The Osceola Farmers Market will open June 12 and be held in the parking lot of the Osceola United Methodist Church. Changes are taking place to make sure customers are kept safe while shopping during COVID-19. 

 

July 

The Osceola High School Class of 2020 finally got its commencement program July 16 at Robert Vesperman Field in front of staff and family members. 

Also in July 

A head-on collision on Highway 35, north of 90th Avenue, in the town of Osceola claimed the lives of Scott L. Brust, 58 and Lisa M. Swanson, 53; both of Cushing. 

The Osceola and St. Croix Valley Railway announced it’s canceling operations for the remainder of 2020 due to COVID-19. 

 

August

The Osceola Trap team had a great run at the National Scholastic Clay Target Championships held last month. Nick Nissen finished fourth in singles for junior varsity, while Lance Wallis finished ninth for Wisconsin shooters in singles. 

Also in August

Osceola Fire and Rescue were proud to show off their new fire truck, which replaced an older engine built in 1972. 

North40 Mine Owner Pete Olson described why they pursued expansion. He said within five years, the original mine would have been mined over, so they told Farmington and Osceola boards, they wanted to expand. 

 

September

Four Osceola firefighters made the same climb first responders made Sept. 11, 2001, as a way to remember those who gave their lives. Jared Cutts, Jeff Stanton, Tanner Olchefske and Joey Cutts climbed the 110 flights of stairs. 

Also in September 

Osceola’s Allison Fogelberg was announced as a National Merit Scholarship semifinalist. 

The Osceola School Board approved keeping the Chieftain nickname and logo for the foreseeable future after considerable debate and discussion. “I’m proud of the logo,” said member Pete Kammerud.

 

October

Polk County Sheriff’s Department announced Andrew Endres, 32, Randolph, Minn., was charged with two counts of hit and run involving death, which took the lives of Ben Juarez and Rick Cobenais back in January 2014.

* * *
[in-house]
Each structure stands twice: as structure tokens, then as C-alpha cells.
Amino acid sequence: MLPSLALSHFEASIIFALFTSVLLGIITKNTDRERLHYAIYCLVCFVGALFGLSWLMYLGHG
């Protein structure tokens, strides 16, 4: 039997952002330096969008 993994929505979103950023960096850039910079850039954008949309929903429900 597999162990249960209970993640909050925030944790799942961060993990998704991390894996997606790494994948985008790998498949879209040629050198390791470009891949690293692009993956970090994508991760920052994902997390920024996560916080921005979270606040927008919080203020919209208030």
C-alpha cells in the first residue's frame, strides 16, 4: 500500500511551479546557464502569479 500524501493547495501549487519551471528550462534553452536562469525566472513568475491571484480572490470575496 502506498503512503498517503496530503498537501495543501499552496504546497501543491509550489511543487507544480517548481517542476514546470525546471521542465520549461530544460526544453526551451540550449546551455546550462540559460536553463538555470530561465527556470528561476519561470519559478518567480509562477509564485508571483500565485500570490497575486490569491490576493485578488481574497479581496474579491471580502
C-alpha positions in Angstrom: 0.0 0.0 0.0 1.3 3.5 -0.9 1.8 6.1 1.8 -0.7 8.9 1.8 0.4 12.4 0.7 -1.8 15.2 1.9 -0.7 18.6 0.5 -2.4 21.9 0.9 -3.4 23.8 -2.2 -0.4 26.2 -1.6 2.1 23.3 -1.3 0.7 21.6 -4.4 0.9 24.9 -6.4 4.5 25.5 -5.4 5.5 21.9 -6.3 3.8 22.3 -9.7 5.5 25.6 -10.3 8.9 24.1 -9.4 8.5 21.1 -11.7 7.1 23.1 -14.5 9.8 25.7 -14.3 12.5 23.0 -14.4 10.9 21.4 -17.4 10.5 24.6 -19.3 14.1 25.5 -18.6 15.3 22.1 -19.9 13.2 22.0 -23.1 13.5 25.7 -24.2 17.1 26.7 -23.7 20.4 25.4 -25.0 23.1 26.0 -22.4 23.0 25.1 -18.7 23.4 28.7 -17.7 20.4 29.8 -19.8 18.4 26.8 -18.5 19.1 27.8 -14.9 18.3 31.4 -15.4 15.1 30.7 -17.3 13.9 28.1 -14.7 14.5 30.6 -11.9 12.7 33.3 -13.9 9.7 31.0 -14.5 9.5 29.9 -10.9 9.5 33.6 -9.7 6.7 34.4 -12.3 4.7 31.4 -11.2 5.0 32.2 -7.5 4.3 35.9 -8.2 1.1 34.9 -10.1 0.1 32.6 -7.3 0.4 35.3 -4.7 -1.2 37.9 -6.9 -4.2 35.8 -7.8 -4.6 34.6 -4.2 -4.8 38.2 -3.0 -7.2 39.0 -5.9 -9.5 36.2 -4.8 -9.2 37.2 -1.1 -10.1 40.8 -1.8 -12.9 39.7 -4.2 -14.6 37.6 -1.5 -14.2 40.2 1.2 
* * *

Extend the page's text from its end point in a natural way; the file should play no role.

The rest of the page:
Also in October

Eight were arrested and charged in a drug bust in Osceola. The individuals ranged in age from 25 to 46. Officers with the Polk County Sheriff’s Department, Osceola Police Department and the St. Croix Valley Drug Task Force arrested them. 

The Village of Osceola submitted and received a 2020 COPS federal grant, which will go toward funding for a new police officer, which has been on the wish list for village officials for a long time. 

 

November 

In lieu of the traditional Veterans’ Day ceremony, staff and students at Osceola Elementary came up with a different way of saying thanks to area veterans. Teeshan Harrington and Michael Graff, husbands of elementary staff members, received cards of thanks, crafts and movies from students. 

Also in November 

Rep. Rob Stafsholt defeated incumbent Patty Schachtner for the District 10 State Senate seat. Other local incumbents – Gae Magnafici and Tom Tiffany – were easily reelected. 

After starting the year in-person, the Osceola School Board announced they had to go remote learning for grades 5-12 for two weeks. Superintendent Mark Luebker announced the tipping point came when the District received new of two more cases at the high school and intermediate school on top of the seven throughout the District since Oct. 31. 

 

December

Jim Kirvida told the story of receiving the Wright Brothers Master Pilot Award. The award honors those who have exhibited 50 years of professionalism, skill and aviation expertise. 

Also in December 

The Osceola Village Board approved the sale of the old library building to Cedar Bend Church. Cedar Bend Church then agreed to sell the green space to Hauge Dental, who plan to expand its building into that space. 

Osceola High School junior Emma Fehlen won a $1,000 scholarship from the American Quarter Horse Association as she placed fourth out of 44 nationally in the Young Horse Development program.